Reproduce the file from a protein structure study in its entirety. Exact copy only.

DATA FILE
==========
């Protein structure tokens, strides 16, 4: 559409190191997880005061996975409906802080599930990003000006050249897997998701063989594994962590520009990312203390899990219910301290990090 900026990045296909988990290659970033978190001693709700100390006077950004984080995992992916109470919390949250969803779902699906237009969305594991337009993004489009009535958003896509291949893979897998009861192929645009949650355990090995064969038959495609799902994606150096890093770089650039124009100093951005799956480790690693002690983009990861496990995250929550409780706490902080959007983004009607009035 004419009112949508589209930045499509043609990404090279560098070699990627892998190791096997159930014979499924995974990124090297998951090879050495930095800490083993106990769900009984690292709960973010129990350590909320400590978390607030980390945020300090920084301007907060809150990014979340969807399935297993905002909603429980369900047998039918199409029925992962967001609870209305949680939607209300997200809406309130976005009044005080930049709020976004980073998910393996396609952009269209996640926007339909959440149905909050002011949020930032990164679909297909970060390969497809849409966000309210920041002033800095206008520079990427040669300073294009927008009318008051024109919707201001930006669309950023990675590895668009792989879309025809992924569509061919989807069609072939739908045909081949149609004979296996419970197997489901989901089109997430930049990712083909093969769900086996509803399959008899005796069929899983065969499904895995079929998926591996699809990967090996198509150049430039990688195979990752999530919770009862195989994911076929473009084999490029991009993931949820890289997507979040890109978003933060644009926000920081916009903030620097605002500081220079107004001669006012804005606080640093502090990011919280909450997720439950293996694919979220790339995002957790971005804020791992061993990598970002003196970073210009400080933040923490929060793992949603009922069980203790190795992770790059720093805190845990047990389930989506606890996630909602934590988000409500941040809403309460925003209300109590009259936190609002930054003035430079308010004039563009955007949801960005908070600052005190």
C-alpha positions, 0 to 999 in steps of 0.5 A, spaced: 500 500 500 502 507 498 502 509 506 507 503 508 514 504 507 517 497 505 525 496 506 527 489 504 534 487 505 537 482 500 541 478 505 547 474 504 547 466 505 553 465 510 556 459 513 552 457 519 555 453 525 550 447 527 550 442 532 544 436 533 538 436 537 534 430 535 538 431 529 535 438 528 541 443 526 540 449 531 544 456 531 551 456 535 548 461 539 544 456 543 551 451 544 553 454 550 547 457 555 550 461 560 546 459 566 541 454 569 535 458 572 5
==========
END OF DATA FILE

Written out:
């Protein structure tokens, strides 16, 4: 559409190191997880005061996975409906802080599930990003000006050249897997998701063989594994962590520009990312203390899990219910301290990090 900026990045296909988990290659970033978190001693709700100390006077950004984080995992992916109470919390949250969803779902699906237009969305594991337009993004489009009535958003896509291949893979897998009861192929645009949650355990090995064969038959495609799902994606150096890093770089650039124009100093951005799956480790690693002690983009990861496990995250929550409780706490902080959007983004009607009035 004419009112949508589209930045499509043609990404090279560098070699990627892998190791096997159930014979499924995974990124090297998951090879050495930095800490083993106990769900009984690292709960973010129990350590909320400590978390607030980390945020300090920084301007907060809150990014979340969807399935297993905002909603429980369900047998039918199409029925992962967001609870209305949680939607209300997200809406309130976005009044005080930049709020976004980073998910393996396609952009269209996640926007339909959440149905909050002011949020930032990164679909297909970060390969497809849409966000309210920041002033800095206008520079990427040669300073294009927008009318008051024109919707201001930006669309950023990675590895668009792989879309025809992924569509061919989807069609072939739908045909081949149609004979296996419970197997489901989901089109997430930049990712083909093969769900086996509803399959008899005796069929899983065969499904895995079929998926591996699809990967090996198509150049430039990688195979990752999530919770009862195989994911076929473009084999490029991009993931949820890289997507979040890109978003933060644009926000920081916009903030620097605002500081220079107004001669006012804005606080640093502090990011919280909450997720439950293996694919979220790339995002957790971005804020791992061993990598970002003196970073210009400080933040923490929060793992949603009922069980203790190795992770790059720093805190845990047990389930989506606890996630909602934590988000409500941040809403309460925003209300109590009259936190609002930054003035430079308010004039563009955007949801960005908070600052005190």
C-alpha positions, 0 to 999 in steps of 0.5 A, spaced: 500 500 500 502 507 498 502 509 506 507 503 508 514 504 507 517 497 505 525 496 506 527 489 504 534 487 505 537 482 500 541 478 505 547 474 504 547 466 505 553 465 510 556 459 513 552 457 519 555 453 525 550 447 527 550 442 532 544 436 533 538 436 537 534 430 535 538 431 529 535 438 528 541 443 526 540 449 531 544 456 531 551 456 535 548 461 539 544 456 543 551 451 544 553 454 550 547 457 555 550 461 560 546 459 566 541 454 569 535 458 572 5